Fun stuff to share…

Jordan, who blogs at The Wonderwheel and also happens to be a Speech-Language Pathologist, has created a new blog especially for families interested in all things communication.  Go here to check it out.

Kristy Colvin, founder and president of the IMDSA, has come up with an amazing way to raise awareness, have fun, and celebrate World Down Syndrome Day (3/21) that she’s named “Genes Day.”  You can get more details from her blog, Mosaic Moments.

And finally, are the winter blahs getting to you?  What better way to pass the time than talking about books!  The book club discussion at Downsyn.com is back on, and this week we’re discussing, hmmm, can you guess?  You don’t have to be signed in to read along–if you want to participate, becoming a member of Downsyn.com is very easy.  And if you’d prefer, you can email me your questions/thoughts and I can post them, for you.

Happy reading!

More about speech

Mylie’s Mom asked these questions in the comments, and I thought they deserved a whole post of their own. She writes:

Niksmom said, “Help your child find a way of communicating that is effective and let them develop from there.” Do you all have ideas for doing this? What methods have you found to be helpful? At what age did you child seem to grasp the potential of signing in communicating – when did they really start to take interest in learning new ones in order to be able to communicate their wants? Continue reading “More about speech”

Avery’s words

From a blog reader:
Can I ask you a personal question? Did Avery lose speech he had or did it seem like he was on the way to talking but then got stalled?    

You have shared on your blog that he doesn’t speak much which always made me wonder.  How does a child go from saying a full phrase like, ‘I love you’ to not speaking at all?  If that is what happened, who could blame you for thinking that kind speech might not happen again!  Glad Avery proved you wrong.  I’m sure the waiting and wondering were not easy. 

Wishing you more special moments, 
C.
And this was my reply:
Sure, ask away…
 
I liken Avery’s speech development to swiss cheese.  There are times when it seems as if we’re going good, he imitates sounds and is more vocal, but then there are times when it’s as if we’re starting from scratch.  I have no idea why this is.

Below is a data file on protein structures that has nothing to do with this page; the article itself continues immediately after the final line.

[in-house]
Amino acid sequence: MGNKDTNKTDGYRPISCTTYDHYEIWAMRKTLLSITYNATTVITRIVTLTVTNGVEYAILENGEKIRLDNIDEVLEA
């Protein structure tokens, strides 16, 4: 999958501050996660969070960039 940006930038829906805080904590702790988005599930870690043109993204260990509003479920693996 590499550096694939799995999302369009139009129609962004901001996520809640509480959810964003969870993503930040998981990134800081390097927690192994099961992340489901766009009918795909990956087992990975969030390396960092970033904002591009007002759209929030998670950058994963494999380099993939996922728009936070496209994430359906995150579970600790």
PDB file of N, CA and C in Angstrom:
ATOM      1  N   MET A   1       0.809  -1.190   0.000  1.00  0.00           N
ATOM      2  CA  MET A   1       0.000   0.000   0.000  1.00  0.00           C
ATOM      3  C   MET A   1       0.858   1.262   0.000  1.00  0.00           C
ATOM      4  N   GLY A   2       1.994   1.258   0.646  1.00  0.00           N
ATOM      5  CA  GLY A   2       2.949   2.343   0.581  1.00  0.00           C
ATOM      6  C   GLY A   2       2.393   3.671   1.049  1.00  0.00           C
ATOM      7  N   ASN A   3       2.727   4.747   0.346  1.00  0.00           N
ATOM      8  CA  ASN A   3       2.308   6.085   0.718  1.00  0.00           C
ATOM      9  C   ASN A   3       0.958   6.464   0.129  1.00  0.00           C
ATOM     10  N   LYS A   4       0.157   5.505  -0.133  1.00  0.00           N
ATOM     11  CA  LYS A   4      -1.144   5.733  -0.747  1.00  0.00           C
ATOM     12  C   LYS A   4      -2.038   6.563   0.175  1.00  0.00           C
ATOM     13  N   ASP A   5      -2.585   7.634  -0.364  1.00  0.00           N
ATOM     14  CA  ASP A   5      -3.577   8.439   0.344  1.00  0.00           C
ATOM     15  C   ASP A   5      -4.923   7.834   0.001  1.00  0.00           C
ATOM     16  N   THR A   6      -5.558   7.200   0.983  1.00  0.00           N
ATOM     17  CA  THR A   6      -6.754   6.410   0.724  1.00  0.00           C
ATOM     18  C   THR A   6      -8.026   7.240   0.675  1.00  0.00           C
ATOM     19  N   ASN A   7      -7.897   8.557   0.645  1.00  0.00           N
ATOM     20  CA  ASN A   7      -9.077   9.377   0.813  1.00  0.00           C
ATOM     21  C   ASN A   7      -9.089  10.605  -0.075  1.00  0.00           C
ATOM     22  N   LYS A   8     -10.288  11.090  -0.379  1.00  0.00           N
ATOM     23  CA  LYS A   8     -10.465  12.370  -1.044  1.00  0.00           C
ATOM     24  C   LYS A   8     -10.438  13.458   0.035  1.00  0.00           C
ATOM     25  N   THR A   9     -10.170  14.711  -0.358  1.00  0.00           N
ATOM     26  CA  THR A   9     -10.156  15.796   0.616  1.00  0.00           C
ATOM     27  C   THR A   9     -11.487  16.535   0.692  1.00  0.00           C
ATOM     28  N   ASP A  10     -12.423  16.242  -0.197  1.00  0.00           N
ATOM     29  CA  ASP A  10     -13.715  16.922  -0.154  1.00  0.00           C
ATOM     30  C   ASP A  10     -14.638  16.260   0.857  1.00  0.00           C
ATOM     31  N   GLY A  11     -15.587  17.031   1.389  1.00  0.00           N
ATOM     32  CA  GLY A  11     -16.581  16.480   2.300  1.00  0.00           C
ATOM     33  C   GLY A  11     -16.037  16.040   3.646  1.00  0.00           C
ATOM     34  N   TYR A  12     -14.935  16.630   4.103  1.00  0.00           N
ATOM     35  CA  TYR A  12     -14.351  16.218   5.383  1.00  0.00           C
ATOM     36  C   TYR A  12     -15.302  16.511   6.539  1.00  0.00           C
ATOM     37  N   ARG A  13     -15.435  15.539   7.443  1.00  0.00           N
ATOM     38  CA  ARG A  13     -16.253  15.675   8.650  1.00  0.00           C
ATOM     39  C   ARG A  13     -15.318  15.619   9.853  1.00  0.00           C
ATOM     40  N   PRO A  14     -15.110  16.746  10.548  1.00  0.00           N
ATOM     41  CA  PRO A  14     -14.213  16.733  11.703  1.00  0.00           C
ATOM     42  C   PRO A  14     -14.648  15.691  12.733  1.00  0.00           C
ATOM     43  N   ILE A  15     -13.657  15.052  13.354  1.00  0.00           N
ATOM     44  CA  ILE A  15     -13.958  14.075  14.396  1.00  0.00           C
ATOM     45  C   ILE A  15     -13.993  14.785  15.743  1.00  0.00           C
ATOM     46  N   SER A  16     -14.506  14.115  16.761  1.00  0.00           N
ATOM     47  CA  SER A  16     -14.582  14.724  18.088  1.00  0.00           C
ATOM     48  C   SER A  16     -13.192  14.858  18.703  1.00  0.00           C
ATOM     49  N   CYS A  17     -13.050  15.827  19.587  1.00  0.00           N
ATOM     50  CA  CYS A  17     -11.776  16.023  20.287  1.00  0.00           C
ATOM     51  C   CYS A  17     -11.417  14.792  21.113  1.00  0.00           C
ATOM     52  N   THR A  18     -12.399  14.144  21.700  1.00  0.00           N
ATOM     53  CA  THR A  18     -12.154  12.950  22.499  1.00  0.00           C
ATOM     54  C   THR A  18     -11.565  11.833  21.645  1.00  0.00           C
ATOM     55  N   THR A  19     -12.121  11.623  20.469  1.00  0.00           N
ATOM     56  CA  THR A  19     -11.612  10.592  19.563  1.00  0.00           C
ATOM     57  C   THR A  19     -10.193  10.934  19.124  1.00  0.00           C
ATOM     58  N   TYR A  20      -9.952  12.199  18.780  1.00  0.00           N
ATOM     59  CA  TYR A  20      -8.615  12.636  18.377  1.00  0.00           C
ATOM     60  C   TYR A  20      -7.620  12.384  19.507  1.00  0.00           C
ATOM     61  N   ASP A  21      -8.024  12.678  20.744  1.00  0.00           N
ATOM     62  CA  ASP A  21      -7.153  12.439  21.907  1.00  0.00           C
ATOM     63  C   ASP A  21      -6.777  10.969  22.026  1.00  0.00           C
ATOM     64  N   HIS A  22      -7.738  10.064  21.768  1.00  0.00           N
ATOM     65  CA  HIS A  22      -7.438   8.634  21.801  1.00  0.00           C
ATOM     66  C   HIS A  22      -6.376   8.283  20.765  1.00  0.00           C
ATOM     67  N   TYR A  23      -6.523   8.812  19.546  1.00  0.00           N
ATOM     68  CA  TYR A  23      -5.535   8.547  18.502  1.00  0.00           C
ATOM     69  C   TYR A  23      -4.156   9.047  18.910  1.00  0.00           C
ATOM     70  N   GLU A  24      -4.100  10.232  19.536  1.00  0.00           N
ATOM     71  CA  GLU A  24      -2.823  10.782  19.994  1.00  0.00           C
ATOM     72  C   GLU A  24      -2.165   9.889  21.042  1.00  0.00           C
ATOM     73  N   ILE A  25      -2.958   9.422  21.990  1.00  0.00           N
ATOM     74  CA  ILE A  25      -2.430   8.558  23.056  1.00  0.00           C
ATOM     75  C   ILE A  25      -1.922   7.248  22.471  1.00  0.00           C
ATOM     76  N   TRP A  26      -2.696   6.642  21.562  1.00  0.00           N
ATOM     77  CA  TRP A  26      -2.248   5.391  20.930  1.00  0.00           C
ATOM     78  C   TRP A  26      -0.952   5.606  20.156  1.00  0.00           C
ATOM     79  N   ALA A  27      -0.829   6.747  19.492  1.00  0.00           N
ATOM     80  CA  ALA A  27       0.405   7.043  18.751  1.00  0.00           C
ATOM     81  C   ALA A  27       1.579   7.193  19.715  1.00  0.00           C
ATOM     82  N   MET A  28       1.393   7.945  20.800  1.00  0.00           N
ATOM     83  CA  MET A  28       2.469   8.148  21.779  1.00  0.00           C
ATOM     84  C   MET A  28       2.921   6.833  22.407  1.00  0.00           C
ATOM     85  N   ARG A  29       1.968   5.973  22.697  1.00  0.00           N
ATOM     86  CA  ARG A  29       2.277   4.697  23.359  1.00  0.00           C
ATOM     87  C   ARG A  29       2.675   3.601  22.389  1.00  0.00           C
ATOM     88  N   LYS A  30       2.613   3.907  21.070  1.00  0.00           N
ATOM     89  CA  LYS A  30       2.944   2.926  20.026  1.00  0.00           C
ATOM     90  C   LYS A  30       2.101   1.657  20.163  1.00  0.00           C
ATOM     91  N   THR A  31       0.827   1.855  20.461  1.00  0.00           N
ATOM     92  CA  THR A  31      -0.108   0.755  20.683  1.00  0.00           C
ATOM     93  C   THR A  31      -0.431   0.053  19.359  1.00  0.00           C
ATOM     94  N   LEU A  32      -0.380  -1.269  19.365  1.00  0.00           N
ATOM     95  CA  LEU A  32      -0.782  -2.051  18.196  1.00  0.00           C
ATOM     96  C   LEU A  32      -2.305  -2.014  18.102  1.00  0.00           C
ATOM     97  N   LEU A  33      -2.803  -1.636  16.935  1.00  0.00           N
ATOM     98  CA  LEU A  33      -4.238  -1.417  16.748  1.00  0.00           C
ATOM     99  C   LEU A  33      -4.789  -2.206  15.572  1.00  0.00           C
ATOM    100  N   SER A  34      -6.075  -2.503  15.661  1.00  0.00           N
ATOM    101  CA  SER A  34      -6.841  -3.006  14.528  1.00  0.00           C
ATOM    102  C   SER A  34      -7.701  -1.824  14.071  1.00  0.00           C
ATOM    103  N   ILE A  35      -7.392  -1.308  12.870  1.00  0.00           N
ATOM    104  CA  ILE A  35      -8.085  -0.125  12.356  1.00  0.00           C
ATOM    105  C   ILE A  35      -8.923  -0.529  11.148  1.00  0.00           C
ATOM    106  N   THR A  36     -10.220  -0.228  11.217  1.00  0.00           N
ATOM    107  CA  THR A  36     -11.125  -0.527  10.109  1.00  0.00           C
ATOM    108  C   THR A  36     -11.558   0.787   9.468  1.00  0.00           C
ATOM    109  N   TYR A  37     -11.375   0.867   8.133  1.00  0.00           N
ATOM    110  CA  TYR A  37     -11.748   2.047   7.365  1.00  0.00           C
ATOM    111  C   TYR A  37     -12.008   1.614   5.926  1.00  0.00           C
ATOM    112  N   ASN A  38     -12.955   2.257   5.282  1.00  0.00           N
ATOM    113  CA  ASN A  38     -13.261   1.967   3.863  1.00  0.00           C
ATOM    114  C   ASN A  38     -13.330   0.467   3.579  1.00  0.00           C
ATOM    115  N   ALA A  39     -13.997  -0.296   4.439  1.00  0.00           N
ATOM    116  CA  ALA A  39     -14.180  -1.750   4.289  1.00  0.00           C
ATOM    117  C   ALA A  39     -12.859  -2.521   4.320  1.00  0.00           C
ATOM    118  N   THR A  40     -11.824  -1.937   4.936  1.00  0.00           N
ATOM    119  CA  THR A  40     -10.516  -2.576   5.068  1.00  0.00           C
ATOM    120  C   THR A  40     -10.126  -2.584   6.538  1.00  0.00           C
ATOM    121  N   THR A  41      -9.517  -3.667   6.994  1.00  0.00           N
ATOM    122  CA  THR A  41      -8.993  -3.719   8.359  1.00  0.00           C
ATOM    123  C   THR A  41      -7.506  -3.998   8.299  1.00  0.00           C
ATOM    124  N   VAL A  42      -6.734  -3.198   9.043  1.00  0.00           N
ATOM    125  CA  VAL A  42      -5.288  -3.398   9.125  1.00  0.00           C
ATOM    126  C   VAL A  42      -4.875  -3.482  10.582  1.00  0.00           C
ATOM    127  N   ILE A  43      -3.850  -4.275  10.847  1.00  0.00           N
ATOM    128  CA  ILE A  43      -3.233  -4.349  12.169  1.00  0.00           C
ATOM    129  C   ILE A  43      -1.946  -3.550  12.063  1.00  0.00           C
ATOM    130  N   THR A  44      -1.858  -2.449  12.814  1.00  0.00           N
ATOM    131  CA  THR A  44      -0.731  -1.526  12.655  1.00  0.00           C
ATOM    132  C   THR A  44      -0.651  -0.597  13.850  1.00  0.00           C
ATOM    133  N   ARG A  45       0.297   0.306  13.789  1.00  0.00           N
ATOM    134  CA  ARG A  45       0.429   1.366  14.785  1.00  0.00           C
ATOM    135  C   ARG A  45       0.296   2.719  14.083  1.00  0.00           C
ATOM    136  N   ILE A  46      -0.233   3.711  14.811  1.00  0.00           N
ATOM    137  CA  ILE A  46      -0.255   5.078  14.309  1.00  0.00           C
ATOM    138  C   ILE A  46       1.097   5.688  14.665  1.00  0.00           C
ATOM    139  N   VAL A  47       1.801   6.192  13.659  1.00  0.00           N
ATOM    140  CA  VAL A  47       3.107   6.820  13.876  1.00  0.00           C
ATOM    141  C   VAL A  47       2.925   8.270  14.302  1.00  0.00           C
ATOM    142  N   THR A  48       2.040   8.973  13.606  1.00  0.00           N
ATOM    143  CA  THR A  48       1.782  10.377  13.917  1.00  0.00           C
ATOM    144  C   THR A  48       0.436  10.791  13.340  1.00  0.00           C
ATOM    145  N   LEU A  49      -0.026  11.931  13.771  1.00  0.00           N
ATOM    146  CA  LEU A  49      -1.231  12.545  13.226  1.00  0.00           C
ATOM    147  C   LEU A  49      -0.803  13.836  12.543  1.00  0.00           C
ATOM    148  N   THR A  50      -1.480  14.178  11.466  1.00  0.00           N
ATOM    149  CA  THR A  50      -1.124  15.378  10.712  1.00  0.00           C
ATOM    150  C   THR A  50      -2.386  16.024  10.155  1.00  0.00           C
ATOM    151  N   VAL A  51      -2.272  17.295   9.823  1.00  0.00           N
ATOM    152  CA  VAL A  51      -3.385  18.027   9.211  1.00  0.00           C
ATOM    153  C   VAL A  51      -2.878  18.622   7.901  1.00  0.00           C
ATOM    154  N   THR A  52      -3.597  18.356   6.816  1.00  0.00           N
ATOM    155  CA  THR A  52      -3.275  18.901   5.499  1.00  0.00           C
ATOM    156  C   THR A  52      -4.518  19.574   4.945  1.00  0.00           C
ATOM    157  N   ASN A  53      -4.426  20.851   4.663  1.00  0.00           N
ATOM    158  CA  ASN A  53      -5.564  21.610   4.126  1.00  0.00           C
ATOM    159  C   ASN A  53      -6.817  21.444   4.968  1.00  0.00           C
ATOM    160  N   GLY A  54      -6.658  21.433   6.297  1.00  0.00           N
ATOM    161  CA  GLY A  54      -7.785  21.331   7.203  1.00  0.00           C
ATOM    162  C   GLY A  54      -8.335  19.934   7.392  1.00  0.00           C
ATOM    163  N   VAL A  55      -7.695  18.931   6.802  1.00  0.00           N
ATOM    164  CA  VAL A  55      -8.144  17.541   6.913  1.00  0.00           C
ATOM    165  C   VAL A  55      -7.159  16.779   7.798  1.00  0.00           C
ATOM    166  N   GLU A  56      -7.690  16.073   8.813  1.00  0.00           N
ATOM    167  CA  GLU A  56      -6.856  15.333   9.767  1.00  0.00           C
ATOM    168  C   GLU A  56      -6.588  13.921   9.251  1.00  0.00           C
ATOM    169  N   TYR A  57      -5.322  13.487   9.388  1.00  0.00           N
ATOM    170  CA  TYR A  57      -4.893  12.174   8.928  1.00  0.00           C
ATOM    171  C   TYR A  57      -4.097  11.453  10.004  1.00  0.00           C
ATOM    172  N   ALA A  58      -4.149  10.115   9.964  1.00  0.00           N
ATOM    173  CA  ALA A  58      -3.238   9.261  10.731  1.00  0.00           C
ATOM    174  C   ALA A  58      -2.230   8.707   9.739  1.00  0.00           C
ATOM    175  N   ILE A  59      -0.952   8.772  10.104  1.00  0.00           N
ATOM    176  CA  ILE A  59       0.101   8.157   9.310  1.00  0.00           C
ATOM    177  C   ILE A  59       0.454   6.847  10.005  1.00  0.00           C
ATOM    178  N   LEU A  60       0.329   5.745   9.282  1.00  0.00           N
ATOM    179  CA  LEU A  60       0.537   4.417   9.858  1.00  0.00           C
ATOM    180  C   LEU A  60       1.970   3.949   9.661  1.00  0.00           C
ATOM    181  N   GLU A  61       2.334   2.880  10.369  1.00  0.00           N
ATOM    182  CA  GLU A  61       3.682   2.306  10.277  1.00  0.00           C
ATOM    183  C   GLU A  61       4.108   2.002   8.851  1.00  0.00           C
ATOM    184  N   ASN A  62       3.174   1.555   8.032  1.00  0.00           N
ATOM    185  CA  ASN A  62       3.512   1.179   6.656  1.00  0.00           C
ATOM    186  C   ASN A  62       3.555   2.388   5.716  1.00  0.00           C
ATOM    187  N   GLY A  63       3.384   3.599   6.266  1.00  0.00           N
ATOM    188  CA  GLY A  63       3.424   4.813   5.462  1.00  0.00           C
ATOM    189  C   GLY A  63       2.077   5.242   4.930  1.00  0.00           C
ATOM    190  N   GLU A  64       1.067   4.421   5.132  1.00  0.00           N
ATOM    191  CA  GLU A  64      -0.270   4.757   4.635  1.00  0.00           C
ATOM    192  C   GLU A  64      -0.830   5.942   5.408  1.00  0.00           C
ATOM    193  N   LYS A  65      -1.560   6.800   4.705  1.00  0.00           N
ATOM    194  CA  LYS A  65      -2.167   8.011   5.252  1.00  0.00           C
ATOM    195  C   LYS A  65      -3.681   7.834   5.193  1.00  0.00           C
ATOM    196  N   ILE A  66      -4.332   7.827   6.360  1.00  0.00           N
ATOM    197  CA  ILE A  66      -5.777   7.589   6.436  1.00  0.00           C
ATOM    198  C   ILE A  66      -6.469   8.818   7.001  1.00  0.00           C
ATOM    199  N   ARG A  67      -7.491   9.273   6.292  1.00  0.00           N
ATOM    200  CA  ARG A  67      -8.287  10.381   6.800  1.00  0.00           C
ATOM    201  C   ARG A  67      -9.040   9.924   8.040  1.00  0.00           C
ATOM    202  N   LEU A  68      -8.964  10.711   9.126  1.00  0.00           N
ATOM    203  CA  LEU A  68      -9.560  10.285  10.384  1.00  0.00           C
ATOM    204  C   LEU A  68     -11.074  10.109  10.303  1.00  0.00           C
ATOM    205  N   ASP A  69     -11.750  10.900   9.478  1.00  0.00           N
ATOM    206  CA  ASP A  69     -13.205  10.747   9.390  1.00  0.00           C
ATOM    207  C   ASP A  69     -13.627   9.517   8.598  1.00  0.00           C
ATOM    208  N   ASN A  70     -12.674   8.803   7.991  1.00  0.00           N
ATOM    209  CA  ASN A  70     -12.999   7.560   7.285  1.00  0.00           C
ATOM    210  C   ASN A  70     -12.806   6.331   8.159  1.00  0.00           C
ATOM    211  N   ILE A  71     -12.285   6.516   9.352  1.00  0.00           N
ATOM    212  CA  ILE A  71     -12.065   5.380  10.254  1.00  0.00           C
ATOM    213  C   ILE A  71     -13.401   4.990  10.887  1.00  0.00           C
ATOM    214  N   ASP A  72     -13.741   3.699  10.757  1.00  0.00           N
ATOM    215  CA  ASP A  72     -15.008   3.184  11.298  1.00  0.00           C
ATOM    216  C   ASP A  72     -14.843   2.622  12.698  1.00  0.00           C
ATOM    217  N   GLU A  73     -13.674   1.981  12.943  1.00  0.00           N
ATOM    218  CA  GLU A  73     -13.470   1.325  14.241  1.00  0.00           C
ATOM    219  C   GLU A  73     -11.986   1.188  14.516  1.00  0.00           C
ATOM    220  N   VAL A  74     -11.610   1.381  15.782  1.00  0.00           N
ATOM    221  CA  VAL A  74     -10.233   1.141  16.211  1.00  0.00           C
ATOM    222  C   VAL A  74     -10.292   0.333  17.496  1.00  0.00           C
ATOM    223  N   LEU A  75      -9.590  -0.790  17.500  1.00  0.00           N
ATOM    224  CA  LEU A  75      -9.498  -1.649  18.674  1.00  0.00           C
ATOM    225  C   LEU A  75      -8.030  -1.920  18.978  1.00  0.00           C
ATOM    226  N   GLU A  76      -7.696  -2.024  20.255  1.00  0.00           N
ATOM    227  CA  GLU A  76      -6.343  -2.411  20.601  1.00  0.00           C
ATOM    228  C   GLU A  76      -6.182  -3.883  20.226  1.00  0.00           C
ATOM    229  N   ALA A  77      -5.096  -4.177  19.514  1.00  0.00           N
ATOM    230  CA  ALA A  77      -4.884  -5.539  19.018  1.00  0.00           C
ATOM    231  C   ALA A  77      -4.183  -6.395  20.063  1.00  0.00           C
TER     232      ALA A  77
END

And too, he’s never strung so many words together before (as he did when he sang, “Happy Birthday to you.” ) The “ahluvyou” was like a long word, or one word with many syllables.  It was rough, too, but recognizable.  Then, nothing.  For a long time, just one word sentences, and lots of signing.  Until this (the happy birthday song).
 
I really think there’s something going on in his brain, and  I hope researchers can figure out why its happening.  He understands everything, completely, but somewhere in the getting-the-words-out stage, it all gets lost.  I now have the opinion that maybe many of the people with DS who have been diagnosed with learning disabilities are maybe just nonverbal, and they tested poorly as a result. 
 
With Avery, I’ve been down this road before, the doubt-filled road, the worry road, when I was obsessed with his not-walking.  And of course, he did learn, in his own time.  He’s in fact hopping, and climbing, and running, and doing all the things you’d expect a 5-year-old to do.  Not only did he walk, he made up for any “lost” time, too.

So we keep trying different things regarding his speech, and will always keep trying, and it’s my hope that he will achieve the language we hope for him, in his own time.  But his Happy Birthday song was soooo heartening.  It was like a little glimpse into the future, of a day when Avery can talk to us all the time.

xo

Did you receive a prenatal DS diagnosis?

This is a message from Kori Shaw, creator of the Flourish Network for parents:

Right now, I am completing my research for the Down Syndrome Affliates in Action (DSAIA) talk. I’ve been doing a benchmark study on what information and materials women are given when they get a prenatal Down syndrome diagnosis. I’m focused here in the San Francisco Bay Area. I’ve gone to Stanford, etc. There is nothing here! No support, no materials. I’m absolutely astounded.

Would you be able to ask your blog readers about this? Did they receive a prenatal diagnosis? What was their experience? They can contact me through the flourishnetwork.org site, or you can share my email: kori@flourishnetwork.org. Thanks!